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Thursday, 28 January 2016

Suffragette

(M) ★★★½

Director: Sarah Gavron.

Cast: Carey Mulligan, Helena Bonham Carter, Natalie Press, Anne-Marie Duff, Romola Garai, Ben Whishaw, Brendan Gleeson.

Test cricket had never seen such a volatile crowd.
FROM a modern perspective, it seems utterly baffling that there was ever a need for the women’s suffrage movement.

Much like the civil rights movement or the present drive for marriage equality, it is bewildering that there was a time when such things were necessary to overcome a legal form of discrimination and government-ordained inequity.

In the case of women’s suffrage, it is downright bizarre that there was ever time when the female of the species was not allowed to vote.

As such, Suffragette deals with important issues and events that, although they took centre stage a century ago, are still unfortunately relevant today, as women continue to fight against inequality, discrimination and harassment.

Part-fiction, part-fact, the film has Mulligan’s Maud Watts as our window into the suffragettes’ world. Initially happily married to Sonny (Wishaw), she is a doting mother who works as a laundress – a demanding and dangerous job.

Slowly she is drawn into the suffrage movement, almost by accident, as she witnesses women performing acts of civil disobedience to raise awareness to their cause.

Maud also begins to talk to her friends and discovers many of them are suffragettes, pulling her further into their world as she begins to weigh up what she is willing to sacrifice for a greater good.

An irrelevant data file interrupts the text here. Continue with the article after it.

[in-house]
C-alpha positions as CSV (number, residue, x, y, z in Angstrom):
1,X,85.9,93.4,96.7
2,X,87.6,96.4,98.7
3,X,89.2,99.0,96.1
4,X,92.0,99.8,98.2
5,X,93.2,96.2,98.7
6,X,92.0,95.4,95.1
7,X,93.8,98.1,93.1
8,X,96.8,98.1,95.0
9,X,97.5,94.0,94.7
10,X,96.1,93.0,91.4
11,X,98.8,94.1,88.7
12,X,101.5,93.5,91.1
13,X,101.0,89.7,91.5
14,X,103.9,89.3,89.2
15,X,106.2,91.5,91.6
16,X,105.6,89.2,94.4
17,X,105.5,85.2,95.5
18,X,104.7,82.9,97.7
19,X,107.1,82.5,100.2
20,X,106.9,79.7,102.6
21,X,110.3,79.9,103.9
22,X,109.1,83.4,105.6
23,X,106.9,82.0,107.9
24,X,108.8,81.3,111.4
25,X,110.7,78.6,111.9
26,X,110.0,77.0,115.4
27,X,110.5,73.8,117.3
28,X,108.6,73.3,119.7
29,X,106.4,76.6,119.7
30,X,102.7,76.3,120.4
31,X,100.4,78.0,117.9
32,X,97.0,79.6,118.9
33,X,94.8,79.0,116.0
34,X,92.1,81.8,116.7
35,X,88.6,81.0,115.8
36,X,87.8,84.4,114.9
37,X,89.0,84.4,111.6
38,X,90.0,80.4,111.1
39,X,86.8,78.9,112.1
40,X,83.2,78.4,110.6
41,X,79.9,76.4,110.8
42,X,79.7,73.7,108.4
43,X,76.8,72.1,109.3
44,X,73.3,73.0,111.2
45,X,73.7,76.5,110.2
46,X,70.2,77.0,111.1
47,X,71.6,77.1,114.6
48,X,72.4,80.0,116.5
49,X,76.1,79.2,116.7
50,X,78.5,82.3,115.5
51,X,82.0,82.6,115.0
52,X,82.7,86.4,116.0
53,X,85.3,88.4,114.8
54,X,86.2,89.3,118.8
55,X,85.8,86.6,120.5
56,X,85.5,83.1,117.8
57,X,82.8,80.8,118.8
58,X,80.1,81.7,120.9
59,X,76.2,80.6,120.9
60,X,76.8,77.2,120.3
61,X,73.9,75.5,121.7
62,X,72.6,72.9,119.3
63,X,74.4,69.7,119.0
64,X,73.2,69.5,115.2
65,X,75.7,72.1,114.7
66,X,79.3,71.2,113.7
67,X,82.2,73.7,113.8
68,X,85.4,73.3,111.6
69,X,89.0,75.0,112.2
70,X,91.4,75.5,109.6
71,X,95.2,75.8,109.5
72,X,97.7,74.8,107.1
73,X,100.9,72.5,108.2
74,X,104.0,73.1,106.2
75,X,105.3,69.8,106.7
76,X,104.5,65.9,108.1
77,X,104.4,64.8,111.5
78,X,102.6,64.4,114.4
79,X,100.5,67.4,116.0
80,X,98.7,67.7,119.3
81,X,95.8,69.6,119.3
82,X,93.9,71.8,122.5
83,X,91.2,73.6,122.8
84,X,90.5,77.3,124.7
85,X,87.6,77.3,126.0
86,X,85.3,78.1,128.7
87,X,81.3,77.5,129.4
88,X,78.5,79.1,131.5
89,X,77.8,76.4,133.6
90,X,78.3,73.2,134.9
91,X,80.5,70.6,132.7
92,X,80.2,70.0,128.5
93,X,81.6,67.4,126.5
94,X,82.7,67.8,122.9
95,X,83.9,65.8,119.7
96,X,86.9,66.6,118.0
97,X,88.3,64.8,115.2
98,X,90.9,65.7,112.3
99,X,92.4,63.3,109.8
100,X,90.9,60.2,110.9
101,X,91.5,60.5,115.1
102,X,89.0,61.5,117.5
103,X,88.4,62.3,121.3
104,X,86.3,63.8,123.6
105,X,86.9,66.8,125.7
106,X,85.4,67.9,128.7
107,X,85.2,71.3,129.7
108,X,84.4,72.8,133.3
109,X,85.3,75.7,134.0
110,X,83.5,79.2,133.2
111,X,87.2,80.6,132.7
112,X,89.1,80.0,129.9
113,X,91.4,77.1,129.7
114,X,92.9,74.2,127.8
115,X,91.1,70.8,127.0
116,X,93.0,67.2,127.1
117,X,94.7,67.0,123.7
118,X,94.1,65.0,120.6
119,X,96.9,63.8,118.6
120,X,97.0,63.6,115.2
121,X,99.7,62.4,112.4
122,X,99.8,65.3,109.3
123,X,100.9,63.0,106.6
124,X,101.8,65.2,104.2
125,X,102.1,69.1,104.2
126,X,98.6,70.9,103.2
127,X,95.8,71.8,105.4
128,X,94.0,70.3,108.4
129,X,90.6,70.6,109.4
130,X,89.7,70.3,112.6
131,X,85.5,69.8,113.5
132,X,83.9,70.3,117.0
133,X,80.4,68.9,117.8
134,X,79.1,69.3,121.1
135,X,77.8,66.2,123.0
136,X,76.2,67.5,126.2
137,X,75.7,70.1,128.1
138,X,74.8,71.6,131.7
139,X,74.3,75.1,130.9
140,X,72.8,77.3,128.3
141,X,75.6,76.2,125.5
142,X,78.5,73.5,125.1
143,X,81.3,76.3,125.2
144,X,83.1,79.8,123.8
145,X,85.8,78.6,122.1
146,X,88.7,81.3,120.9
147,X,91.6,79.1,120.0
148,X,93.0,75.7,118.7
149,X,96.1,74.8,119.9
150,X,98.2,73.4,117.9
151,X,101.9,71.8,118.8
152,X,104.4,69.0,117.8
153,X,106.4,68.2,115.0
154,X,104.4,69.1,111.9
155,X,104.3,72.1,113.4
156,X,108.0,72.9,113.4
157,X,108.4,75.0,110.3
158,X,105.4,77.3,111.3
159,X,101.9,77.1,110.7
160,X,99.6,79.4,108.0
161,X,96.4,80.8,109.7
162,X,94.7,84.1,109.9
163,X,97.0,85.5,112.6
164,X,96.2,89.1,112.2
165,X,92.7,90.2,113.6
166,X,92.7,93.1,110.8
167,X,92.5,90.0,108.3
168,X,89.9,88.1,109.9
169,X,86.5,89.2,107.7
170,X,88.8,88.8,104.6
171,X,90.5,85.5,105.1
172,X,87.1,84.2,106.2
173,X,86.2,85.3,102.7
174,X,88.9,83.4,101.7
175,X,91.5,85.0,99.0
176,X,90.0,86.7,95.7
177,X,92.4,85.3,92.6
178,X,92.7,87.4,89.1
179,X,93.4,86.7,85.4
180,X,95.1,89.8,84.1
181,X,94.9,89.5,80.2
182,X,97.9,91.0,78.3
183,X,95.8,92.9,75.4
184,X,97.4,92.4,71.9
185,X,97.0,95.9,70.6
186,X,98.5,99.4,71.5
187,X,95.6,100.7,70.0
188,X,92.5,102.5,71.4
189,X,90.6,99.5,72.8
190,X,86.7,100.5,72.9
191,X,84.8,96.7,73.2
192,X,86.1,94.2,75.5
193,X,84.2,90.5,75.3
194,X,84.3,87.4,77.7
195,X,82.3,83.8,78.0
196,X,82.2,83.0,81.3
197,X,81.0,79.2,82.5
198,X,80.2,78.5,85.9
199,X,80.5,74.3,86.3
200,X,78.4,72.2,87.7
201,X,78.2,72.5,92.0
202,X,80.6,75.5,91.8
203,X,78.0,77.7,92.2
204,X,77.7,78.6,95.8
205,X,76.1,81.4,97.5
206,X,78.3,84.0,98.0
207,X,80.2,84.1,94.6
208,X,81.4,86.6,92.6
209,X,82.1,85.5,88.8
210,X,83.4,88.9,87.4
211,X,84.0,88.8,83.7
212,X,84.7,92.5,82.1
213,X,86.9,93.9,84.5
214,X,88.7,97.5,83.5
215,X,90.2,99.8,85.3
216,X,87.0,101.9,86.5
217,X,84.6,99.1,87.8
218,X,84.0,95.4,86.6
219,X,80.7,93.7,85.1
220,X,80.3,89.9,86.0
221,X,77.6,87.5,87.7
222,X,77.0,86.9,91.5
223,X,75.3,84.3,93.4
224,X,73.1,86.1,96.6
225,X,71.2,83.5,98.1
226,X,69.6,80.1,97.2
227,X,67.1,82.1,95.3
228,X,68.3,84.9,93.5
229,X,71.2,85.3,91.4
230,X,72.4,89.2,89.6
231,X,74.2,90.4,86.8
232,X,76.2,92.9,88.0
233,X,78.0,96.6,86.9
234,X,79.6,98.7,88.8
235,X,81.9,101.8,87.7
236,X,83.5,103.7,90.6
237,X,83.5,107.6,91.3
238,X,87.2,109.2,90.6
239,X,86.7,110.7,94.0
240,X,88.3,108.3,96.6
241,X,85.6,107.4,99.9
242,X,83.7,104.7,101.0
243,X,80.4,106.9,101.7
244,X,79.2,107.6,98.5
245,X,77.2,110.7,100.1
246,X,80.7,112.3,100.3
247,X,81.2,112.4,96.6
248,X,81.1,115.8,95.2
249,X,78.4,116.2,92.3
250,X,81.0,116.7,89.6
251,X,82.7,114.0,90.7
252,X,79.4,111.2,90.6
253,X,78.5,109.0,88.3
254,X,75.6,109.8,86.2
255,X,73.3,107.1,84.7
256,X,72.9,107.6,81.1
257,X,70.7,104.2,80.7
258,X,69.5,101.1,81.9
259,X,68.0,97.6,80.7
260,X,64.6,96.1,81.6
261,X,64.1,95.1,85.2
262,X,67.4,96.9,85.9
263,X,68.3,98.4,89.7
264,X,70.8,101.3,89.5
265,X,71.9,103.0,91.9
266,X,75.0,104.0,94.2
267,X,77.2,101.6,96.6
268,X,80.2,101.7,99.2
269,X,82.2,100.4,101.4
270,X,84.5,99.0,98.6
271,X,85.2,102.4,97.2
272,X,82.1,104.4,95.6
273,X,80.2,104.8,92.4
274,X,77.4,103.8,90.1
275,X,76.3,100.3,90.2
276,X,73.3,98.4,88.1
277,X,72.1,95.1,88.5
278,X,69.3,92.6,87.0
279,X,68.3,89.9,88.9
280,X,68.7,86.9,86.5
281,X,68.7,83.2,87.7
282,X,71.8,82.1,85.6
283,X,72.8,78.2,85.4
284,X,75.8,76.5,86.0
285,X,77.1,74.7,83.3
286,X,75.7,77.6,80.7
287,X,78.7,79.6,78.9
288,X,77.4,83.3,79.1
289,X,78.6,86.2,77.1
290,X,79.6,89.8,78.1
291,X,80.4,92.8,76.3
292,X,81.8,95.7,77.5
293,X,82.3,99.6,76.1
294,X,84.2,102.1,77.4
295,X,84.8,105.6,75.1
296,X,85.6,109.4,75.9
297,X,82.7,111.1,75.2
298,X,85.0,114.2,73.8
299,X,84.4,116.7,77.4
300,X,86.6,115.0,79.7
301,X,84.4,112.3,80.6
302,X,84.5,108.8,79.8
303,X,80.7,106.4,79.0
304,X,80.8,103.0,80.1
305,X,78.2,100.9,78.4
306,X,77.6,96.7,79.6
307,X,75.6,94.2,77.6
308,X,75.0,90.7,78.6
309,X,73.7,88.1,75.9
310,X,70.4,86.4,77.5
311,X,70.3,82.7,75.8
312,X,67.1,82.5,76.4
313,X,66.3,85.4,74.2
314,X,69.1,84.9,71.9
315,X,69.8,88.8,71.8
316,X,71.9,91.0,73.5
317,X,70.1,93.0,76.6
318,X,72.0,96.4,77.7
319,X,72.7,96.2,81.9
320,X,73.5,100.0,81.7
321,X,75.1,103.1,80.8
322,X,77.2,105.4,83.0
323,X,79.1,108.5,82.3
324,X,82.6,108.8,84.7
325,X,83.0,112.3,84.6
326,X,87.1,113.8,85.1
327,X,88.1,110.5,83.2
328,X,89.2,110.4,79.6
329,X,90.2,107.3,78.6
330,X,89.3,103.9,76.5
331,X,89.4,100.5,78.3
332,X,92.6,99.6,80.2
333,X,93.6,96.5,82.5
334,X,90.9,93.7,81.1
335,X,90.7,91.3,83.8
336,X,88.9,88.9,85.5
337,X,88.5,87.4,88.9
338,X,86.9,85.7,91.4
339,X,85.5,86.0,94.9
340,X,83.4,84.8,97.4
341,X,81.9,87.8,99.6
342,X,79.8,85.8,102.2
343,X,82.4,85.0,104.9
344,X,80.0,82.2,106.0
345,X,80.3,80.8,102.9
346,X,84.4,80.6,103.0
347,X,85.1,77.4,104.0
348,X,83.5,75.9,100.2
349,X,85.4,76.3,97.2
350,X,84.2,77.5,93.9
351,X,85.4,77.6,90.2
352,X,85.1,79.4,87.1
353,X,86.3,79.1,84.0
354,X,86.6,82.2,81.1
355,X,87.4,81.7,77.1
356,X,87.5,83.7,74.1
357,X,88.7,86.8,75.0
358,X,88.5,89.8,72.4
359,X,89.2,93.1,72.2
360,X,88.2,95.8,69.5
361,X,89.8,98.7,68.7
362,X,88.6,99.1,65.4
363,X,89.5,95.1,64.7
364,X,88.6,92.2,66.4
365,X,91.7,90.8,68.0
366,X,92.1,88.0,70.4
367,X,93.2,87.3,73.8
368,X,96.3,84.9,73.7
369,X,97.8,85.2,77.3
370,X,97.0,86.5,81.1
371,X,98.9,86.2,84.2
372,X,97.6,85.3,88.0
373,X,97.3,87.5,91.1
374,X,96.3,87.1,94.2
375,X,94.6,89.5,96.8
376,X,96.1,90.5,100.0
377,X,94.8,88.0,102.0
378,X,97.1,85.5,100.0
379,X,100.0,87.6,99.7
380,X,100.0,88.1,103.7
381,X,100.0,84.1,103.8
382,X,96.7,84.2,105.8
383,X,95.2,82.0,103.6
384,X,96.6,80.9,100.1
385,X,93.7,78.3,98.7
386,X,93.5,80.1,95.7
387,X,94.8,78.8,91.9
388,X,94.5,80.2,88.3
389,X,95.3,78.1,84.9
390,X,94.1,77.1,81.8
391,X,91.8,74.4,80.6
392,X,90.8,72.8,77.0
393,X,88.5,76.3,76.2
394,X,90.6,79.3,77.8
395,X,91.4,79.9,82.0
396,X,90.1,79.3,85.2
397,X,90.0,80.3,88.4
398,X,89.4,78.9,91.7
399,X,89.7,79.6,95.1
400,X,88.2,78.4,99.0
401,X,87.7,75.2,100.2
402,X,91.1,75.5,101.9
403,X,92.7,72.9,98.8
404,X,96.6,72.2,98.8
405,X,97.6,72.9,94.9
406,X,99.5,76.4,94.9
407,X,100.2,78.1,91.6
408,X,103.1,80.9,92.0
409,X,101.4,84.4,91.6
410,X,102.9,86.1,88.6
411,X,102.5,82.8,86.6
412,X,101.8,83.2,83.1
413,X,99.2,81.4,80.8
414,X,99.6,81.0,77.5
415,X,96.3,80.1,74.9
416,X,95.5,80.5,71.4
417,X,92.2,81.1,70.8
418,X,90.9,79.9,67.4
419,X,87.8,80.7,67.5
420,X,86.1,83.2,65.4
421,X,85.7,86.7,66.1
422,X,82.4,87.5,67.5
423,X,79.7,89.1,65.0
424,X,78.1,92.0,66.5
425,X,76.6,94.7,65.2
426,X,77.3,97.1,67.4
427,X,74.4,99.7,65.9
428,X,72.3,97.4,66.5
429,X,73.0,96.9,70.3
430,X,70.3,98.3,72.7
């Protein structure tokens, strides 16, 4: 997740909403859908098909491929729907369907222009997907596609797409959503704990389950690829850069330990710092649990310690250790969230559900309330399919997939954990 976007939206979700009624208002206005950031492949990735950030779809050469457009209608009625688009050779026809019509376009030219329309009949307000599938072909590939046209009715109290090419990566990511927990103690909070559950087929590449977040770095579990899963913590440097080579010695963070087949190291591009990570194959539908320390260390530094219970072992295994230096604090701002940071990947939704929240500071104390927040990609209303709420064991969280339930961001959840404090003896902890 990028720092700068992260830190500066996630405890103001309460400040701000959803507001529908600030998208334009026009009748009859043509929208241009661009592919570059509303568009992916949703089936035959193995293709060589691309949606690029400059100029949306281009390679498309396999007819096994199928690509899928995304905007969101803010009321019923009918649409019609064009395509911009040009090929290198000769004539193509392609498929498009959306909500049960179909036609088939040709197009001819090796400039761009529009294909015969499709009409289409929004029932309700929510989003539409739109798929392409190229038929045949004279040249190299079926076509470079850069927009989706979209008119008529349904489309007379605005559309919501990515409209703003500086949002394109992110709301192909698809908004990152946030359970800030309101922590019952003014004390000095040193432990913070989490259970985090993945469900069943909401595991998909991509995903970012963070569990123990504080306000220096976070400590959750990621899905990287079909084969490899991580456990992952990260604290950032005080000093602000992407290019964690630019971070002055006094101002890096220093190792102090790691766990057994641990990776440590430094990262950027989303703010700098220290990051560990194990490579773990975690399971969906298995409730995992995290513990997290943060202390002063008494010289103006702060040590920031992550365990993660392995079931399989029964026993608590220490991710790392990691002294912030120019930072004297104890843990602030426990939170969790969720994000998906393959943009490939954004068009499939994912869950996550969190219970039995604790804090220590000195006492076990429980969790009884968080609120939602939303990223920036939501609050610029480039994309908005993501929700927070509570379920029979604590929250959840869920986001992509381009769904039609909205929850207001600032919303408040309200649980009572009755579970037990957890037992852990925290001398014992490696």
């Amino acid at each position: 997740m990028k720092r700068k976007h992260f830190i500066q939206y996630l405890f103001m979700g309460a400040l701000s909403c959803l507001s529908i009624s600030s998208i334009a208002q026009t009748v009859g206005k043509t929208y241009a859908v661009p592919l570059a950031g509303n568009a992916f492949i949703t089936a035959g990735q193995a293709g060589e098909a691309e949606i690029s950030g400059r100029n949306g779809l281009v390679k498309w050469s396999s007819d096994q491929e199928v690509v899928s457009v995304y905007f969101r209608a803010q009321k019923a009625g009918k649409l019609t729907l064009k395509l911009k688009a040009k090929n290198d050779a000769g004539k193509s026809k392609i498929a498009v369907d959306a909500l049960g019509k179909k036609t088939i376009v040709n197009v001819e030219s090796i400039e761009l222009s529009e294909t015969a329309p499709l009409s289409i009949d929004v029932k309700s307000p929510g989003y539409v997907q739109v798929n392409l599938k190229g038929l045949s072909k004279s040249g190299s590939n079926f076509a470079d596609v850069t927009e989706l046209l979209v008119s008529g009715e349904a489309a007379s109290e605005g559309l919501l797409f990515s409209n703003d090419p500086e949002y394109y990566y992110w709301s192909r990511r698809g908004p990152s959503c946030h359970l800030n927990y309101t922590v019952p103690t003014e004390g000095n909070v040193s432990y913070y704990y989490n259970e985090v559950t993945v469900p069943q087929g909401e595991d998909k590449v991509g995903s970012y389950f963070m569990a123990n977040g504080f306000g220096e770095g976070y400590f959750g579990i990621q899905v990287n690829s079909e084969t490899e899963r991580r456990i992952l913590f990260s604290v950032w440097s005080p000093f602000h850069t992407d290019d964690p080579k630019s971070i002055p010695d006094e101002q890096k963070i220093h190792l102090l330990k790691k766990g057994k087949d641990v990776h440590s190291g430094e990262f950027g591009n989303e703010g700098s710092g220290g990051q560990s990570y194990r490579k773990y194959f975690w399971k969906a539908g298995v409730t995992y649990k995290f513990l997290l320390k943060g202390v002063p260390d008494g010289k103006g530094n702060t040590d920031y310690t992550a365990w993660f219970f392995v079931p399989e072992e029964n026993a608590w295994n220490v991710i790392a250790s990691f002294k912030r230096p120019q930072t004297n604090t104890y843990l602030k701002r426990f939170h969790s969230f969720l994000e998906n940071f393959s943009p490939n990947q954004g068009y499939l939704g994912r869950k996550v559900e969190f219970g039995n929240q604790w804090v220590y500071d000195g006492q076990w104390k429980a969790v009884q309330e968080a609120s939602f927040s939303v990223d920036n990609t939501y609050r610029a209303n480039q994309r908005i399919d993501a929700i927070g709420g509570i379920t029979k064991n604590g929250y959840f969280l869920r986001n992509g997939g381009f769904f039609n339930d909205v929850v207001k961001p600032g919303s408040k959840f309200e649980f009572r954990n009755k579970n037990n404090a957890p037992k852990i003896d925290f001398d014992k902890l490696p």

As mentioned before, Suffragette deals with important issues and is suitably solemn. Its biggest downfall is it boils these issues and their historical context down into an overly straightforward plot, ditching any complexity for an awkward simplicity.

Thankfully the cast is top-notch and the characters are compelling. Mulligan is excellent as she grows from wide-eyed naif to strident suffragette, Bonham Carter gives a typically seamless turn, and Press, Duff and Garai are also great as women fighting their own battles amid a bigger war.

Also good are the men. Wishaw and Gleeson both play fascinating characters – the former as a confused husband struggling to understand and deal with his wife’s decisions and the latter as a policeman struggling with his own moral code. Perhaps Gleeson’s character could have been better fleshed out, but it’s a strong performance nonetheless.

Although appearing on some posters, Streep’s turn as real-life suffrage leader Emmeline Pankhurst is a mere cameo, although it does help lend a mythic quality to the character.

On the technical side, the film is fine, if given to an over-reliance on shaky handheld shots more than is necessary. But generally Gavron’s direction is solid, as she paces the story gradually and builds to a satisfying and powerful ending, aided by a strong score from Alexandre Desplat.

As an introduction into the world of suffragettes, the film is good, but feels like an over-simplified take on an important issue.

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